Even with the ups and downs of 2020, I have seen so much resiliency among 4C women. The old adage that it’s not that you fall down, but it’s how you get up that matters, has certainly been seen over and over again this year. I have been privileged to witness women dealing with sometimes extreme isolation and loneliness still having the courage to seek help, to keep moving forward when standing still may seem like the only thing a woman feels able to do at any given moment. Obtaining and maintaining sobriety can be challenging during typical times but during a time of uncertainty, loss and isolation, it certainly makes it even more challenging. However, it is absolutely possible, yes doable, with the encouraging and supportive WFS program and the 4C women involved. What Karen said about not being alone on this journey, this path, is why building a strong support system and sharing coping tools with each other is so crucial and invaluable. I have found that it also reinforces my desire, my need, to remain sober. It reminds me of how much better my New Life is and what matters the most to me. Sometimes we take for granted that we know what matters yet I am always grateful for this push to remember to keep my core values at the forefront.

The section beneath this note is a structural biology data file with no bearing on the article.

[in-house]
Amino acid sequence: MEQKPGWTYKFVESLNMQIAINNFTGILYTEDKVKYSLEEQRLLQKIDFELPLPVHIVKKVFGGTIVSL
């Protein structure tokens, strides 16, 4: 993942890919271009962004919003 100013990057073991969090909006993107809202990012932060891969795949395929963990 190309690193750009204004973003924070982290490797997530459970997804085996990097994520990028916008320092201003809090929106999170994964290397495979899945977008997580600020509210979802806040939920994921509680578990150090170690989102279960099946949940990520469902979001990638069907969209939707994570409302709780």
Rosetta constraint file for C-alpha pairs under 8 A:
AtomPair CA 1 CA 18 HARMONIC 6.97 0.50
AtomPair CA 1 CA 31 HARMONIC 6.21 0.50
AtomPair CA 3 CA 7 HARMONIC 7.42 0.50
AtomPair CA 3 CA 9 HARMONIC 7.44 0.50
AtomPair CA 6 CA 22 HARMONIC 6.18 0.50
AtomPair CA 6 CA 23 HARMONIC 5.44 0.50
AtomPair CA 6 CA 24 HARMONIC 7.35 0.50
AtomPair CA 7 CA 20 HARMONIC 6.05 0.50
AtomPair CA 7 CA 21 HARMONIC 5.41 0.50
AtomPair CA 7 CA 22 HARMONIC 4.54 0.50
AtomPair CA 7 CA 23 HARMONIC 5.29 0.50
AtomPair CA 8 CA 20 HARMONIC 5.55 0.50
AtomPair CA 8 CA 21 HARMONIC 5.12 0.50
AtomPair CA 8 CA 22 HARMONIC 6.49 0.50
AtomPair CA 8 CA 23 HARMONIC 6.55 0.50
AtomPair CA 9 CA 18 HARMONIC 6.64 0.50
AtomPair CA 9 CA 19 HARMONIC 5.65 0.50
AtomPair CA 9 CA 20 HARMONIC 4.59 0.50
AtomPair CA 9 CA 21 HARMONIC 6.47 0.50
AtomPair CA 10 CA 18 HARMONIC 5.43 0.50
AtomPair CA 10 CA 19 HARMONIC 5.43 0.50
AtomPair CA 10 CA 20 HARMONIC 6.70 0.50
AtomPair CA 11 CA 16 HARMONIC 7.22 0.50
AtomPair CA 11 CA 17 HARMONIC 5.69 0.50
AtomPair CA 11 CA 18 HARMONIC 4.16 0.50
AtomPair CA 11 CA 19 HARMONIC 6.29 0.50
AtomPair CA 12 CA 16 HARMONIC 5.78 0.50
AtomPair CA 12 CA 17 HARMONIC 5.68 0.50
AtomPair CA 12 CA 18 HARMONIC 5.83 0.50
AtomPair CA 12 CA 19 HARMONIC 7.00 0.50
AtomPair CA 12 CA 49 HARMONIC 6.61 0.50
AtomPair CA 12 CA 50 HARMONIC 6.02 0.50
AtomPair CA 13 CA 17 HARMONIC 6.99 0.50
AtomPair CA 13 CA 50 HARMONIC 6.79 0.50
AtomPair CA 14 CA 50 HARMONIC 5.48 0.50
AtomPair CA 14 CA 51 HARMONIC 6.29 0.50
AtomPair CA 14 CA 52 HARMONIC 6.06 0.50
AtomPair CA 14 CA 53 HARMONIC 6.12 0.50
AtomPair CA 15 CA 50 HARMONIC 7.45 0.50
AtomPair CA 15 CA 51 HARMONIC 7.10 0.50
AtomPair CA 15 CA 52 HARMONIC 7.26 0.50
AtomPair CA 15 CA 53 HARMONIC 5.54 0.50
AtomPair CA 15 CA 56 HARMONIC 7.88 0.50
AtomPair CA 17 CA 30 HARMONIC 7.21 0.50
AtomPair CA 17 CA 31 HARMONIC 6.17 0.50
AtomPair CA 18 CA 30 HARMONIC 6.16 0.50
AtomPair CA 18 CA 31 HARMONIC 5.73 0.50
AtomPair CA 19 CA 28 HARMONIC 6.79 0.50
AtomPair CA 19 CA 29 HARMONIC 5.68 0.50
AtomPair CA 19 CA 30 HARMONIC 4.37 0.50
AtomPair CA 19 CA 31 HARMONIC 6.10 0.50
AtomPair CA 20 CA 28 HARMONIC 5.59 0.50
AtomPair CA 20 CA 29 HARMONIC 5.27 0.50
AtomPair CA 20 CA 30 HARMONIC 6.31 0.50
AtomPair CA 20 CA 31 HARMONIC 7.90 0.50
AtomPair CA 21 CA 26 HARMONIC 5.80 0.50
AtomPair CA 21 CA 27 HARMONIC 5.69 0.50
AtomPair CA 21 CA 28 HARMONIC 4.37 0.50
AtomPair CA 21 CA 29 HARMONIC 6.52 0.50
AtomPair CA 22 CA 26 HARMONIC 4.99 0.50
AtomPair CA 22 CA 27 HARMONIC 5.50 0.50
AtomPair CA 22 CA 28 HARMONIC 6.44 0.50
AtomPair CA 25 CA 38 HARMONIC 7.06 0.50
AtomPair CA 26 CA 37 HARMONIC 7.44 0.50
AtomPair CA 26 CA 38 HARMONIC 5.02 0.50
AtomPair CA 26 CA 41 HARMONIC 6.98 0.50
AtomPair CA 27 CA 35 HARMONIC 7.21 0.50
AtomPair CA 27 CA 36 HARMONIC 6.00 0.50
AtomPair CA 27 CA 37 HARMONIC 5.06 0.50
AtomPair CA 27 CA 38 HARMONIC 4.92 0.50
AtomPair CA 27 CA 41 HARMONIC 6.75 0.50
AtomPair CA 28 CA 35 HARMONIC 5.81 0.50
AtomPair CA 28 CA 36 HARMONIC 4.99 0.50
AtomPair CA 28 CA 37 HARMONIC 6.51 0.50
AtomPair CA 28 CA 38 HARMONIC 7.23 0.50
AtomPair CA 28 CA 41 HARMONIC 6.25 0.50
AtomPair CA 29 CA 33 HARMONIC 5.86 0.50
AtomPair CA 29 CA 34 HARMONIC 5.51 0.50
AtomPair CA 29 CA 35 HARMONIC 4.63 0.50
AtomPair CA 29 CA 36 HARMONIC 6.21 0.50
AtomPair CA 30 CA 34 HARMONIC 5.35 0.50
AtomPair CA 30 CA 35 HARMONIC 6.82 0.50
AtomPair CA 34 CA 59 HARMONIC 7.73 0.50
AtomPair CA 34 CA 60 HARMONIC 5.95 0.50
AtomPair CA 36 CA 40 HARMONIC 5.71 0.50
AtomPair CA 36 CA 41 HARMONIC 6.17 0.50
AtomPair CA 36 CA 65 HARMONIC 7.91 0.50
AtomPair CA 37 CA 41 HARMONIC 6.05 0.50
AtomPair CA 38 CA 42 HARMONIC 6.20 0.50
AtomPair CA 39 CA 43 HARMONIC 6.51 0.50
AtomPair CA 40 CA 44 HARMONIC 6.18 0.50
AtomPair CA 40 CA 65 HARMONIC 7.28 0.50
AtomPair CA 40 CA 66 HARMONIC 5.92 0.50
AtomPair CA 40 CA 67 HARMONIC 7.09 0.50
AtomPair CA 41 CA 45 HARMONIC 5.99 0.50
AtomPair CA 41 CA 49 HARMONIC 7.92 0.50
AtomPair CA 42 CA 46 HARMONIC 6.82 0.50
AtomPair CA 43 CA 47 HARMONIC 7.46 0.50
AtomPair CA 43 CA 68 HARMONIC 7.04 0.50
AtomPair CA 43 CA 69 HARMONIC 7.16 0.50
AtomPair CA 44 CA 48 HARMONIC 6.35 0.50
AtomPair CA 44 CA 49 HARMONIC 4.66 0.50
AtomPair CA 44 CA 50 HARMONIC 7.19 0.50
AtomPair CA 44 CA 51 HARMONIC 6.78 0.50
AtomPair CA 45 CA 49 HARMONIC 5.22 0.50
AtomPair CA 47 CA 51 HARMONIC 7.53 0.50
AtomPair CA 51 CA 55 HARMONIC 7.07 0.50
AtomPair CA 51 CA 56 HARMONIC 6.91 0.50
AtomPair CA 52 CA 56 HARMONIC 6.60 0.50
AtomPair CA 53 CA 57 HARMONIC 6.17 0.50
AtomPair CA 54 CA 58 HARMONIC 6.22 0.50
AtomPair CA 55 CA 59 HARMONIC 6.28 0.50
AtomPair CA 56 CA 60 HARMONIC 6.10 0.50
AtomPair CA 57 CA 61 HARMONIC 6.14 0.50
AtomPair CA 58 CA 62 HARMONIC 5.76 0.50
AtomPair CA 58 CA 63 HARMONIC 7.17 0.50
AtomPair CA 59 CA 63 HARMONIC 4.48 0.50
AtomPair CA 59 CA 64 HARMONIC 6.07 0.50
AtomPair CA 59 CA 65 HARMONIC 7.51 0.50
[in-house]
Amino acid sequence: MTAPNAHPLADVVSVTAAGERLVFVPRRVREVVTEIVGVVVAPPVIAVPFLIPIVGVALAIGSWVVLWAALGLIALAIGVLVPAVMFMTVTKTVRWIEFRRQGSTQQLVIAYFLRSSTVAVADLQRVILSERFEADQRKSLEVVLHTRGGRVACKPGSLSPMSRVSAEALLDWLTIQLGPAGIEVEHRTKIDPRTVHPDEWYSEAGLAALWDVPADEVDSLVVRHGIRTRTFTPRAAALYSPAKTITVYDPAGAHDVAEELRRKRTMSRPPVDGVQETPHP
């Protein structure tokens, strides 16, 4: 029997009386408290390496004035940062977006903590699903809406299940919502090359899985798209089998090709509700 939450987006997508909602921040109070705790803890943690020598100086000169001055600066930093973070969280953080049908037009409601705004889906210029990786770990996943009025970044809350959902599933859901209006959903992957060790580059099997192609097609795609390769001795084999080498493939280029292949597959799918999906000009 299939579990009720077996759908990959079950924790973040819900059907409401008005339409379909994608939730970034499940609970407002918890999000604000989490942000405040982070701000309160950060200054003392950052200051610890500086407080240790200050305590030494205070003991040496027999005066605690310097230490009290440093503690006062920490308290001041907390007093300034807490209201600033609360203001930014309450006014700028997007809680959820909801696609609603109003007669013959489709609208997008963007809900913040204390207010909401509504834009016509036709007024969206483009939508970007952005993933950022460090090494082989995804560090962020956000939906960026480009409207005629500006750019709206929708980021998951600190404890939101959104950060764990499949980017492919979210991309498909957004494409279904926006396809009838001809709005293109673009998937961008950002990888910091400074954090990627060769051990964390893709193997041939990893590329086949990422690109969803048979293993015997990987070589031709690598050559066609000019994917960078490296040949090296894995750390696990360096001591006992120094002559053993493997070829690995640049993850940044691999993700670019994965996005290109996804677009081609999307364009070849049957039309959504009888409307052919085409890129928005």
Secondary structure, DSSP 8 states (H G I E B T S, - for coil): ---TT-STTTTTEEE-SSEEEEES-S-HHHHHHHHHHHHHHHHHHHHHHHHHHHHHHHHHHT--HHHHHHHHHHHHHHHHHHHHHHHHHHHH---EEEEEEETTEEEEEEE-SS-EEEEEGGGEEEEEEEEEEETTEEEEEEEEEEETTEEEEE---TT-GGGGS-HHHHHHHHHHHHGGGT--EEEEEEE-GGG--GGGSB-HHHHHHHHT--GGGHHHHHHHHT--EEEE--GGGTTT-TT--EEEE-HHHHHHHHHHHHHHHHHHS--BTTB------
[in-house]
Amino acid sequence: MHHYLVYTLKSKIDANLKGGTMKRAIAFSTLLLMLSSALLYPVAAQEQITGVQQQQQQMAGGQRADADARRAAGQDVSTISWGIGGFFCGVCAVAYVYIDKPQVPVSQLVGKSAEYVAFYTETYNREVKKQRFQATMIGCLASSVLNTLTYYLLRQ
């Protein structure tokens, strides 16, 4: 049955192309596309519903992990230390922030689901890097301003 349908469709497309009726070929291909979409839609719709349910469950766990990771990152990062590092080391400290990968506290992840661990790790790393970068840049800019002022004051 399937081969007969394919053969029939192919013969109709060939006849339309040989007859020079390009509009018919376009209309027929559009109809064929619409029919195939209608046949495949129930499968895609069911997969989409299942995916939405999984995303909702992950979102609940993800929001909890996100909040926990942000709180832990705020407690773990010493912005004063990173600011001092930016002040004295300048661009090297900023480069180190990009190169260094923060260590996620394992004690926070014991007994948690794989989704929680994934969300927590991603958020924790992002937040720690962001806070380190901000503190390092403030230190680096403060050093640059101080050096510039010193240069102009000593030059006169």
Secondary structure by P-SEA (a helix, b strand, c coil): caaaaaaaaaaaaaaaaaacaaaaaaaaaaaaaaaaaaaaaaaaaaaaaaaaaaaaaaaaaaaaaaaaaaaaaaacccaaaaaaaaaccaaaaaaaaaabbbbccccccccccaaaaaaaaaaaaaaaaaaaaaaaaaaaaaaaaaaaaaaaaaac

As we work towards sobriety and maintaining our recovery, it is important to know what our triggers are. Knowing them helps us to put plans into action before the thoughts of drinking or taking drugs becomes the action. I found a list of things that may cause or trigger slips/relapses.
- Becoming overwhelmed by feelings and emotions; this can happen in therapy as well when uncovering core issues
- Loss of a family member, friend, co-worker, a casual acquaintance or seeing the numbers rise this year from COVID
- Marital and family problems
- Feelings of loneliness, shame, guilt, anger and abandonment
- People’s reactions to changes you are making in your life
- Fear of change and/or living without alcohol/drugs
- Habits – automatic reaction, responding